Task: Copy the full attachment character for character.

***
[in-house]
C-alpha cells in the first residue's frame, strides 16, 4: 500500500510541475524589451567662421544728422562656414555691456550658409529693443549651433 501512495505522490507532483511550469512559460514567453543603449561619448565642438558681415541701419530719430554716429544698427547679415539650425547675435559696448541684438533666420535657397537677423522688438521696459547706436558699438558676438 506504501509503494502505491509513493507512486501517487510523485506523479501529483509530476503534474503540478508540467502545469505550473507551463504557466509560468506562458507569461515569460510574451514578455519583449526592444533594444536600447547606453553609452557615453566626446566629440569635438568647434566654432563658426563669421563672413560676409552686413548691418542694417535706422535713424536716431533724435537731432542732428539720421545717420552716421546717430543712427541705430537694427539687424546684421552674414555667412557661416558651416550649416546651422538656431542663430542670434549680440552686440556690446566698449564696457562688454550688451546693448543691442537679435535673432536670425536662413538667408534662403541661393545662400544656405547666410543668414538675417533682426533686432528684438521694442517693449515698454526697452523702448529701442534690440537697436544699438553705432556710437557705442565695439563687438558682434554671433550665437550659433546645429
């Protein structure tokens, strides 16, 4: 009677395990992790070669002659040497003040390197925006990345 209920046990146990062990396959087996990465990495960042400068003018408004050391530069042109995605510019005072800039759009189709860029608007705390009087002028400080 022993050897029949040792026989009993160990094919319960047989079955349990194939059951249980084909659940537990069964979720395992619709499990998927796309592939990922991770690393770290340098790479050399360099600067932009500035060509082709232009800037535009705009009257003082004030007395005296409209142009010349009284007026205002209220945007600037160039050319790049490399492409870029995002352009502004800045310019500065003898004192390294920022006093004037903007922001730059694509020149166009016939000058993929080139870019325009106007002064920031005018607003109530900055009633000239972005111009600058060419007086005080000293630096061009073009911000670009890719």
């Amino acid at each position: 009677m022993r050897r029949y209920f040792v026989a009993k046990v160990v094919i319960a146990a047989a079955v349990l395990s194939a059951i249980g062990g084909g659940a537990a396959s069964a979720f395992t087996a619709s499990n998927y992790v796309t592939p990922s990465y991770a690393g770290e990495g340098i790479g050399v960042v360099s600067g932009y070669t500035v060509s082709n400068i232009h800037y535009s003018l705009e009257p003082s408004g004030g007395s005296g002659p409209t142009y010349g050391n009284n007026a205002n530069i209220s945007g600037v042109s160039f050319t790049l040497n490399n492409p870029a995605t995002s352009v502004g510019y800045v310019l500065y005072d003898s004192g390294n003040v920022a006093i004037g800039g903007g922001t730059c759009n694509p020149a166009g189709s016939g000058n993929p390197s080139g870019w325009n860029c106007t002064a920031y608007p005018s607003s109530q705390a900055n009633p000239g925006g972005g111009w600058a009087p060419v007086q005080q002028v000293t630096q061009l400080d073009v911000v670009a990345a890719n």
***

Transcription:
[in-house]
C-alpha cells in the first residue's frame, strides 16, 4: 500500500510541475524589451567662421544728422562656414555691456550658409529693443549651433 501512495505522490507532483511550469512559460514567453543603449561619448565642438558681415541701419530719430554716429544698427547679415539650425547675435559696448541684438533666420535657397537677423522688438521696459547706436558699438558676438 506504501509503494502505491509513493507512486501517487510523485506523479501529483509530476503534474503540478508540467502545469505550473507551463504557466509560468506562458507569461515569460510574451514578455519583449526592444533594444536600447547606453553609452557615453566626446566629440569635438568647434566654432563658426563669421563672413560676409552686413548691418542694417535706422535713424536716431533724435537731432542732428539720421545717420552716421546717430543712427541705430537694427539687424546684421552674414555667412557661416558651416550649416546651422538656431542663430542670434549680440552686440556690446566698449564696457562688454550688451546693448543691442537679435535673432536670425536662413538667408534662403541661393545662400544656405547666410543668414538675417533682426533686432528684438521694442517693449515698454526697452523702448529701442534690440537697436544699438553705432556710437557705442565695439563687438558682434554671433550665437550659433546645429
């Protein structure tokens, strides 16, 4: 009677395990992790070669002659040497003040390197925006990345 209920046990146990062990396959087996990465990495960042400068003018408004050391530069042109995605510019005072800039759009189709860029608007705390009087002028400080 022993050897029949040792026989009993160990094919319960047989079955349990194939059951249980084909659940537990069964979720395992619709499990998927796309592939990922991770690393770290340098790479050399360099600067932009500035060509082709232009800037535009705009009257003082004030007395005296409209142009010349009284007026205002209220945007600037160039050319790049490399492409870029995002352009502004800045310019500065003898004192390294920022006093004037903007922001730059694509020149166009016939000058993929080139870019325009106007002064920031005018607003109530900055009633000239972005111009600058060419007086005080000293630096061009073009911000670009890719």
């Amino acid at each position: 009677m022993r050897r029949y209920f040792v026989a009993k046990v160990v094919i319960a146990a047989a079955v349990l395990s194939a059951i249980g062990g084909g659940a537990a396959s069964a979720f395992t087996a619709s499990n998927y992790v796309t592939p990922s990465y991770a690393g770290e990495g340098i790479g050399v960042v360099s600067g932009y070669t500035v060509s082709n400068i232009h800037y535009s003018l705009e009257p003082s408004g004030g007395s005296g002659p409209t142009y010349g050391n009284n007026a205002n530069i209220s945007g600037v042109s160039f050319t790049l040497n490399n492409p870029a995605t995002s352009v502004g510019y800045v310019l500065y005072d003898s004192g390294n003040v920022a006093i004037g800039g903007g922001t730059c759009n694509p020149a166009g189709s016939g000058n993929p390197s080139g870019w325009n860029c106007t002064a920031y608007p005018s607003s109530q705390a900055n009633p000239g925006g972005g111009w600058a009087p060419v007086q005080q002028v000293t630096q061009l400080d073009v911000v670009a990345a890719n």